Prior to selecting an expiration date, think about how the option premium evolves over time. As the expiration date approaches, all options experience value loss (time decay). Using Theta, we can determine exactly how much value an option will lose.
As an option approaches expiration, time decay quickens; at expiration, the option has no time value. Theta is an options Greek representing the rate at which an option premium declines over time.
Deciding Which Call to Sell
The underlying asset serves as the “cover” for the short call in the same way that the account balance “secures” the shot put. You must keep the underlying crypto asset in your possession while the short-call contract is in effect.
The same criteria used to select which put into selling should be taken into account when determining which strike price:
- How much above the current market price should the strike price be for the option to achieve the desired outcome (either expiring worthless or being exercised)?
- How many days should the option have left before expiring?
Selling puts near-dated call options with between 30 and 40 DTE offers a good balance of value and flexibility, much like the put.
Example Of Wheel Strategy
The two main parts of the options wheel strategy example are:
- selling a put option with cash security
- selling covered calls if stock is assigned
The “wheel” can then be started again on the same or a different stock by returning to step 1 if you choose.
The premium paid for the options contract is credited when the short put option is sold. Put options are typically sold below the stock’s current price, out-of-the-money.
Selling cash-secured put ensures there is enough capital to accept an assignment, should it be required. If you are not assigned, however, you can keep selling puts and earning a premium.\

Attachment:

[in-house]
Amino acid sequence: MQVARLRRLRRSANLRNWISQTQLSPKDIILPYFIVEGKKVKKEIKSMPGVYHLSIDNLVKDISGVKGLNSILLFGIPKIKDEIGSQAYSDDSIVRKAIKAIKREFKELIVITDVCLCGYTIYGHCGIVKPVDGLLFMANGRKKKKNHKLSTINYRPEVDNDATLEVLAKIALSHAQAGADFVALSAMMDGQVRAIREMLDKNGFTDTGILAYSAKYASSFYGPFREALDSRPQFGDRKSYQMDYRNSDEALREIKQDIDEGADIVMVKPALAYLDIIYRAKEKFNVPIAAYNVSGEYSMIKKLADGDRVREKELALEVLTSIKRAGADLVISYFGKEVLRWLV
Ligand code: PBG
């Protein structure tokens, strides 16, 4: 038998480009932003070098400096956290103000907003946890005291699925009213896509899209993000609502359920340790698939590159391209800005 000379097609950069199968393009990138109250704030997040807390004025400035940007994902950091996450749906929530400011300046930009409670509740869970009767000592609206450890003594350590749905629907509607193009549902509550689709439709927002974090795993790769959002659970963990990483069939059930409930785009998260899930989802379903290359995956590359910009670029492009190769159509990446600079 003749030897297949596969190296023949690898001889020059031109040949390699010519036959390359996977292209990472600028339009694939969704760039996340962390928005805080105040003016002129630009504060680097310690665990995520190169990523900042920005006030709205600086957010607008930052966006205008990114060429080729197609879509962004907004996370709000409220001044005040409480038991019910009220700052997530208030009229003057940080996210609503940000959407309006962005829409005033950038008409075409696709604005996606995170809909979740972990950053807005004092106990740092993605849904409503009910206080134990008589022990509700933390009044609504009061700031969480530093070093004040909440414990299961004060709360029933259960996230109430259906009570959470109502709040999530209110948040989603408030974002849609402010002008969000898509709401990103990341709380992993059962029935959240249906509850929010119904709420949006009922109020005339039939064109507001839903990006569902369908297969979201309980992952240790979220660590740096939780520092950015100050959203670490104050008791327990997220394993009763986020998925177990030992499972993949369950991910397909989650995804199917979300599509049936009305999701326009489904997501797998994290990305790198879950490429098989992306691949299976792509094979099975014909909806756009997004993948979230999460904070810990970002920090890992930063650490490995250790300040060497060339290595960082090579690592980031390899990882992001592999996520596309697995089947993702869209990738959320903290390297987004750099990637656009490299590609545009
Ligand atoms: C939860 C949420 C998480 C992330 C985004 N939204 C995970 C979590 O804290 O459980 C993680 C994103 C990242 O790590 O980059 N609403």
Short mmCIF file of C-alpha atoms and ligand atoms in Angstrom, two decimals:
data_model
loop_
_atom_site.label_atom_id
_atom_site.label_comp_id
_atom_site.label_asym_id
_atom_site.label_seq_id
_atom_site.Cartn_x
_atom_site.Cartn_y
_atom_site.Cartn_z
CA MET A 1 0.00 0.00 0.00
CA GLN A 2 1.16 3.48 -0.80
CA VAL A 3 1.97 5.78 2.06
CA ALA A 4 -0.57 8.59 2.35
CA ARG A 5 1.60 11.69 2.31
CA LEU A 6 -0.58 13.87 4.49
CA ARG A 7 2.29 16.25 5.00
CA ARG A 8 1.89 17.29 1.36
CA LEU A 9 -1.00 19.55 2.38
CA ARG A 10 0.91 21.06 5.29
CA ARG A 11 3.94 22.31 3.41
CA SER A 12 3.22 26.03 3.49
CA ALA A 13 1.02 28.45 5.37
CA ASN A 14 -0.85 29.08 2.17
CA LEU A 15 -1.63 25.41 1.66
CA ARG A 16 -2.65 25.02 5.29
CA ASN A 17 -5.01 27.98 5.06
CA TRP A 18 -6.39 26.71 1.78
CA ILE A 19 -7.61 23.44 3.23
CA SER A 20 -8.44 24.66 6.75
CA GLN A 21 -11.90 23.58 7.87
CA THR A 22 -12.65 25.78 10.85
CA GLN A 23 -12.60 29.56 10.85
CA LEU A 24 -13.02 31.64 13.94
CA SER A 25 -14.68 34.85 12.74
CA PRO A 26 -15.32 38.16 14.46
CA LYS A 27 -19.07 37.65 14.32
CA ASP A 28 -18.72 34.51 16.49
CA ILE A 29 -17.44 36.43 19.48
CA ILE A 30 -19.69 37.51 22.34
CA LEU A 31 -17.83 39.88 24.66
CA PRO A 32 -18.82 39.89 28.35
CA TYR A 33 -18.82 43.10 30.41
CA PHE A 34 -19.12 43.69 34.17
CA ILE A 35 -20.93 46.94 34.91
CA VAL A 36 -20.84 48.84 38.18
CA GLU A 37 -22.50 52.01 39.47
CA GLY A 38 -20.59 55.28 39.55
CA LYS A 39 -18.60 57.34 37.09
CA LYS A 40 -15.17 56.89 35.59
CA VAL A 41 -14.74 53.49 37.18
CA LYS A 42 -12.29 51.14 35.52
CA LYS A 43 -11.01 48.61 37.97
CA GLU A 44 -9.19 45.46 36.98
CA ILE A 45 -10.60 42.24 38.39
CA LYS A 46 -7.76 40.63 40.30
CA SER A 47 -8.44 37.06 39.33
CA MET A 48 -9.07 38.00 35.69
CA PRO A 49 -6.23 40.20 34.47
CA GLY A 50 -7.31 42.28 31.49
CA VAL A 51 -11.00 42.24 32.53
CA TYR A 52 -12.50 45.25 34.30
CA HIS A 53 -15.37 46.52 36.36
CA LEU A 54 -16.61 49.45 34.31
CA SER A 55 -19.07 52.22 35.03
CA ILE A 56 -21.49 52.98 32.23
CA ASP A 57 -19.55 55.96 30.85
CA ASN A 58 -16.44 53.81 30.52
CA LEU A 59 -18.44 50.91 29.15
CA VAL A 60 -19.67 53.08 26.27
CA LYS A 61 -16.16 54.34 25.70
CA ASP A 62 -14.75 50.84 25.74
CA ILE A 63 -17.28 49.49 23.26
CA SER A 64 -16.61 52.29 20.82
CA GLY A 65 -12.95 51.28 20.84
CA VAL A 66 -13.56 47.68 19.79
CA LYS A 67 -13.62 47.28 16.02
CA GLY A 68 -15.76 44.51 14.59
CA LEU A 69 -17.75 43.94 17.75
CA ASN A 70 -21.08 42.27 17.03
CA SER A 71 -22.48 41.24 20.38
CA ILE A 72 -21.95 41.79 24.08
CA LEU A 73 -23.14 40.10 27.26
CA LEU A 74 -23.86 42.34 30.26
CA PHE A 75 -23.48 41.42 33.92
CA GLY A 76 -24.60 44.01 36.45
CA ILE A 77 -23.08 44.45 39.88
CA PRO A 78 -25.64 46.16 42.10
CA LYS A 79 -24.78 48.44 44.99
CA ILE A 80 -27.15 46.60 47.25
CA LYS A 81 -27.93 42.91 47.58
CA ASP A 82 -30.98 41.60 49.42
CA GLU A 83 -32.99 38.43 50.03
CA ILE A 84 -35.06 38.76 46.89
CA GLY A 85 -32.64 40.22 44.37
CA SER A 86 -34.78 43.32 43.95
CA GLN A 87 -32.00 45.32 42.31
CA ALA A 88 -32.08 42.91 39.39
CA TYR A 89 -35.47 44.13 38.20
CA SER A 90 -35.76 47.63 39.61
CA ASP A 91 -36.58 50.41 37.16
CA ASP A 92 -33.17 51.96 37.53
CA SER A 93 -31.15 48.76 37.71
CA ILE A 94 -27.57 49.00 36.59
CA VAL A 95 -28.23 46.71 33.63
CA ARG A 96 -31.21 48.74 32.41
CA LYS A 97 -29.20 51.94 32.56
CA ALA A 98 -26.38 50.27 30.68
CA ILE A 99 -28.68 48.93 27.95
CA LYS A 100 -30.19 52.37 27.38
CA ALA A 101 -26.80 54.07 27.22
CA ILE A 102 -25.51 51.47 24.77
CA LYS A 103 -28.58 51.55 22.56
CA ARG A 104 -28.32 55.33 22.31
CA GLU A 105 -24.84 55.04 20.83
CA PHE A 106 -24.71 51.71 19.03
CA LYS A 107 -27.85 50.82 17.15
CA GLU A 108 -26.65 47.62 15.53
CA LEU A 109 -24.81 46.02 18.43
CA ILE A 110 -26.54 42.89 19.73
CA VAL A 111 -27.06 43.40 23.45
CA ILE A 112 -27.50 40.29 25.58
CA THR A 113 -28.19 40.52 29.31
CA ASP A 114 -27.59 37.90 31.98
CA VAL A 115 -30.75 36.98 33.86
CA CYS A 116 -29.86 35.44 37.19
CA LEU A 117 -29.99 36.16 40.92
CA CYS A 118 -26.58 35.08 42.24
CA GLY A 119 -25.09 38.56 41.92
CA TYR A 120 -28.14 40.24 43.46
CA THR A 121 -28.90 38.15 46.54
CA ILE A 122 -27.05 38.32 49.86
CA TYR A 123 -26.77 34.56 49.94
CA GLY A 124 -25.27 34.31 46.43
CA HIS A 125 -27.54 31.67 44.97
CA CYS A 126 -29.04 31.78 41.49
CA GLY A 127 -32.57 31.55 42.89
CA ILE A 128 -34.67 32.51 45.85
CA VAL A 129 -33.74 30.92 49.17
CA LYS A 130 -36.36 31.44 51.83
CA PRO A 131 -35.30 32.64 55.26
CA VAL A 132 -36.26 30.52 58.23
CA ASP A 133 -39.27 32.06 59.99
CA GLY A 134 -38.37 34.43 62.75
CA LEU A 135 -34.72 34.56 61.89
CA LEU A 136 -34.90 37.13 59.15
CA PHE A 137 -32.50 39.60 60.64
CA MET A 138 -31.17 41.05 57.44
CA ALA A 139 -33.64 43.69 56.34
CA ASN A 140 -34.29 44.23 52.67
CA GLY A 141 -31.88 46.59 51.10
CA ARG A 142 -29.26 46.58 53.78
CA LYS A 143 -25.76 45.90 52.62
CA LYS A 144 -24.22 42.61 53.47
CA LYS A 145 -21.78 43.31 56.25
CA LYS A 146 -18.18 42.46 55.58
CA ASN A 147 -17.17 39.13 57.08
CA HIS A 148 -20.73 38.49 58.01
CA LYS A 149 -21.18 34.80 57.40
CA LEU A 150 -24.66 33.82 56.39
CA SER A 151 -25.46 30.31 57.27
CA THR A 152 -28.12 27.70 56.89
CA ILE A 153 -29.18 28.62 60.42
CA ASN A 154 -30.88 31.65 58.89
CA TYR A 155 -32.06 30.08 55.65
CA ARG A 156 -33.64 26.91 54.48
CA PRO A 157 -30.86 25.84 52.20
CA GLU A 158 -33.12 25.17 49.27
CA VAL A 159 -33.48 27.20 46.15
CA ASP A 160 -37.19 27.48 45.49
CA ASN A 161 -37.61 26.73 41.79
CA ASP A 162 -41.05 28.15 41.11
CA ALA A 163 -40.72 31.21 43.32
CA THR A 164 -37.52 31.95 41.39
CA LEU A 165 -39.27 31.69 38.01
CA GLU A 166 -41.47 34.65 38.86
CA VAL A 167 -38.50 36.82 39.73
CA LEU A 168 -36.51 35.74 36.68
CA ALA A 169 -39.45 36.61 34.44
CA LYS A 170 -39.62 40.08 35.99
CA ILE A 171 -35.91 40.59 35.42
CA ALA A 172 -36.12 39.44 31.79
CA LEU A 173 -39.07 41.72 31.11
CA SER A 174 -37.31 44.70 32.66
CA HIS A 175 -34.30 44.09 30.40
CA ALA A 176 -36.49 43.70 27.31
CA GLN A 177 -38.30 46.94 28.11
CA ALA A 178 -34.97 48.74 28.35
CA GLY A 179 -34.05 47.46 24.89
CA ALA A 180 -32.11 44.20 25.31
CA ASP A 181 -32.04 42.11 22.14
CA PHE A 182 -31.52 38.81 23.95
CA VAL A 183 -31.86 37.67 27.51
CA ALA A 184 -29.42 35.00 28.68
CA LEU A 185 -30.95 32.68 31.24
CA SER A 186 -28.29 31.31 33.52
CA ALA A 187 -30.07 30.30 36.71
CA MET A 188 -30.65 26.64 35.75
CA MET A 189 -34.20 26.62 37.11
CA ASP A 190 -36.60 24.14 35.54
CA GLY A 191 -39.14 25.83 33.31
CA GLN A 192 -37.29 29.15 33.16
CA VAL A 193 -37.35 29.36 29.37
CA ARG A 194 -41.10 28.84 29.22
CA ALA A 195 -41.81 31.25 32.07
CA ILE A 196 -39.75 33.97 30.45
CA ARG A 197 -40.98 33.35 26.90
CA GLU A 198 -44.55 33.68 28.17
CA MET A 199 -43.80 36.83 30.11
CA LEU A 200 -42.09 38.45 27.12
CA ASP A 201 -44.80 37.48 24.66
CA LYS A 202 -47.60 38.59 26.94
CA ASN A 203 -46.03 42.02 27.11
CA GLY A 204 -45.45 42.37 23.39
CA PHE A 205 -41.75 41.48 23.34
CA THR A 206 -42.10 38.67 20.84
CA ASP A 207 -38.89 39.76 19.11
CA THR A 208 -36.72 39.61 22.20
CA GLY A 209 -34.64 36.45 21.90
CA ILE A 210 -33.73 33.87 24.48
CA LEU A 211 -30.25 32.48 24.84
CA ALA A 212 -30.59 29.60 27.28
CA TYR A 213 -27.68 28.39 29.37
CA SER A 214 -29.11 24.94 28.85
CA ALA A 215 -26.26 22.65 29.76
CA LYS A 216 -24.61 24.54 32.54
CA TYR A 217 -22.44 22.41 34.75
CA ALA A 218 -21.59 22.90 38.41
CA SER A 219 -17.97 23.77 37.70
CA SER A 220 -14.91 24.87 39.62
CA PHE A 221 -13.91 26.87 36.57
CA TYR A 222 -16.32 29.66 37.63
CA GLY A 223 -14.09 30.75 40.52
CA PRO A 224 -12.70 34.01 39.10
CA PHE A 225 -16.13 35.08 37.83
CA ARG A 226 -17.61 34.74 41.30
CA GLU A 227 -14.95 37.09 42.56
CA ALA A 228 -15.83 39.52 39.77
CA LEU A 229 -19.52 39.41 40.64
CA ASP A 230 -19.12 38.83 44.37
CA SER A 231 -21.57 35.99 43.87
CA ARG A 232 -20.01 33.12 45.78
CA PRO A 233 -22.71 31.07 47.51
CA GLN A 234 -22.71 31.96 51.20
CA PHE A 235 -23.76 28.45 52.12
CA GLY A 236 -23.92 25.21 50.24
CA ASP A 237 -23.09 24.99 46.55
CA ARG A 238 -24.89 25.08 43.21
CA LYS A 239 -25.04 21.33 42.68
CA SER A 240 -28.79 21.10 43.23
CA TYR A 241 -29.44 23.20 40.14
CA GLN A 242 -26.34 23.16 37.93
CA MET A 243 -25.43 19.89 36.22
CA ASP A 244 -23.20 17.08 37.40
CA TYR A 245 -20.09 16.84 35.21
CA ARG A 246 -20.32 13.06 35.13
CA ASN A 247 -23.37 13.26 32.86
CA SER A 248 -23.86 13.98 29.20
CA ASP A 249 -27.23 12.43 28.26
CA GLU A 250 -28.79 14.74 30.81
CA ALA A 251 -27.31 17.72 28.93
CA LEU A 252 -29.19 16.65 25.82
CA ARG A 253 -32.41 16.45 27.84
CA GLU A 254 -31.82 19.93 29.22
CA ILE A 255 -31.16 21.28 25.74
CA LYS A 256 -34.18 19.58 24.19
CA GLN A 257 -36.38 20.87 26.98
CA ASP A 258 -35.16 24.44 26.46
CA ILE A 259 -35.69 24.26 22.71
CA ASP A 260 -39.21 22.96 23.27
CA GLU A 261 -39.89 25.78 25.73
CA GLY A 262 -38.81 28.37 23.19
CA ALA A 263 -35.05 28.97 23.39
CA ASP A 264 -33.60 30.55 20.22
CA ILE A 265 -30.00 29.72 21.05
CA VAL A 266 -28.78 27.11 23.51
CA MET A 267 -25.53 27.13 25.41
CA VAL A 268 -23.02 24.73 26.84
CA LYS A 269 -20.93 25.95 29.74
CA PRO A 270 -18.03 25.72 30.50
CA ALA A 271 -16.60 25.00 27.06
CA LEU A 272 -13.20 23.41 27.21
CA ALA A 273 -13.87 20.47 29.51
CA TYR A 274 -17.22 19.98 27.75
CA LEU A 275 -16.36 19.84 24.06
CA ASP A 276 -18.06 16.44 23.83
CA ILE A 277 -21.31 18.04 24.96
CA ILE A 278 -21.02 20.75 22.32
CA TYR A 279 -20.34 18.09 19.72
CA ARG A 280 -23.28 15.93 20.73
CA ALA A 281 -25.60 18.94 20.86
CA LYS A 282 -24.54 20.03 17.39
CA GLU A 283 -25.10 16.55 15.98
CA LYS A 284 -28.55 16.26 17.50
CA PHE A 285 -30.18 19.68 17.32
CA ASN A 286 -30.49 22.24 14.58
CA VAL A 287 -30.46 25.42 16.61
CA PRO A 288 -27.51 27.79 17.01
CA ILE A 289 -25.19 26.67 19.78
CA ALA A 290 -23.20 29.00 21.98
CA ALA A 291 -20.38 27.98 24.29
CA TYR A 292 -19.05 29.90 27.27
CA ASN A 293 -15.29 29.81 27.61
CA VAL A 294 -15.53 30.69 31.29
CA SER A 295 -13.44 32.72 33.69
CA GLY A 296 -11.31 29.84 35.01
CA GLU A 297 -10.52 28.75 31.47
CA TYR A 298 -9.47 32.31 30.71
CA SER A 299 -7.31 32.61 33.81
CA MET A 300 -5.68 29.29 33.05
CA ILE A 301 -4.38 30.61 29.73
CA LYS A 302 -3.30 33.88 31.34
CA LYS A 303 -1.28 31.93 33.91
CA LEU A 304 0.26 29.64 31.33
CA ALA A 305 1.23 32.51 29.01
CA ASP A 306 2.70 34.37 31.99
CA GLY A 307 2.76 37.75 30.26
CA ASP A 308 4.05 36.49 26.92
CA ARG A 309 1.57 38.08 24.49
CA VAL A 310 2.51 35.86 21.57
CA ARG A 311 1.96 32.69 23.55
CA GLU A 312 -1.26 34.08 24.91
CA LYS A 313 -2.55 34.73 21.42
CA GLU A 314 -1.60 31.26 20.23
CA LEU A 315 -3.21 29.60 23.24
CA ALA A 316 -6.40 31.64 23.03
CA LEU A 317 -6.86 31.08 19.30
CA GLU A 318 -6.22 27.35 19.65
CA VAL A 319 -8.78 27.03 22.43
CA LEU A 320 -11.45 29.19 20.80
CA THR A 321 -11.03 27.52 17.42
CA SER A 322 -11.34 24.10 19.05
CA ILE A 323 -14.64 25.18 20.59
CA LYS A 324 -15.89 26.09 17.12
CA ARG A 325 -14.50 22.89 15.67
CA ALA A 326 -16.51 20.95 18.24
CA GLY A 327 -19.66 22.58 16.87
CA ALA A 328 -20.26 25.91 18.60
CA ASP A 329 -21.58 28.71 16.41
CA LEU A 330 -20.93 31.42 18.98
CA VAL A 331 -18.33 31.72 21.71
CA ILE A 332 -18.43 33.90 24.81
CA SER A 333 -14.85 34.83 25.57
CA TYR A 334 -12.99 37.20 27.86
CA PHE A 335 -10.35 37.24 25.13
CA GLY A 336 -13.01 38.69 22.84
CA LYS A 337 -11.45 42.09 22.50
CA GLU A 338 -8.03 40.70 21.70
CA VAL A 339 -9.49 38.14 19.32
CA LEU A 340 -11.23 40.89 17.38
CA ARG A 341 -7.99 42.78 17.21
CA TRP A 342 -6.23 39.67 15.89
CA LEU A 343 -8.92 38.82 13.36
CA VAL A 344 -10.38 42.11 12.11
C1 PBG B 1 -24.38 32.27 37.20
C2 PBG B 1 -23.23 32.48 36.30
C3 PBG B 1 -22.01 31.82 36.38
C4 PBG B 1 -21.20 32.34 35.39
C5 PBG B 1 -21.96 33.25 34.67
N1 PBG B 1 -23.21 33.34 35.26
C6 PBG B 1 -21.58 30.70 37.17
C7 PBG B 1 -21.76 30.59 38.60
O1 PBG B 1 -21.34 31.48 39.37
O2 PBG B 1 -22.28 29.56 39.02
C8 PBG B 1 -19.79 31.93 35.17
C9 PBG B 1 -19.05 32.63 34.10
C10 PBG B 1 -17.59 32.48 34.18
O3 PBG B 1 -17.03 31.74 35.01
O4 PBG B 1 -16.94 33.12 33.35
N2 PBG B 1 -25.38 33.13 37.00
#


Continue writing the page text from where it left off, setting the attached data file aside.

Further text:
You must be able to hold 100 shares per contract if assigned. Once the shares have been assigned, you will still be the owner of them and be able to sell covered calls above the stock price, which has been debited by the premiums from the sale of puts and covered calls.
Until the net stock cost basis is lower than the current stock share price, the covered calls may be sold repeatedly. The ideal scenario is for the stock price to rise while the short call expires out-of-the-money slightly. With each trade, you can keep all the premium and sell a different call option for the following expiration, lowering the position’s net cost basis. After that, the shares may be withdrawn or sold for a profit.
Who is the Wheel Strategy Intended For?
The wheel strategy is appropriate for investors with a solid understanding of options trading.
Because crypto options are cash-settled, traders must remember to buy the underlying asset when a short put expires in the money and sell (if desired) when a short call expires in the money. As a result, the wheel strategy is best suited to more seasoned options traders.
Keep in mind that the wheel option is appropriate if you have a bullish bias in the short, medium, or long term and want to hold a stock (up to you to decide the timeframe). Initiating stock ownership by selling a put option enables you to make money while you wait for an assignment.
Of course, it’s always possible that the stock won’t result in a position and that you’ll never acquire ownership of it. You will keep the premium received for selling the put, though.
Sweet Spot for Wheel Strategy
The ideal price at the expiration date reflects the “sweet spot” of an options strategy. A wheel strategy has multiple sweet spots, just like it has multiple breakeven points:
Cash-Secured Puts for Sweet Spot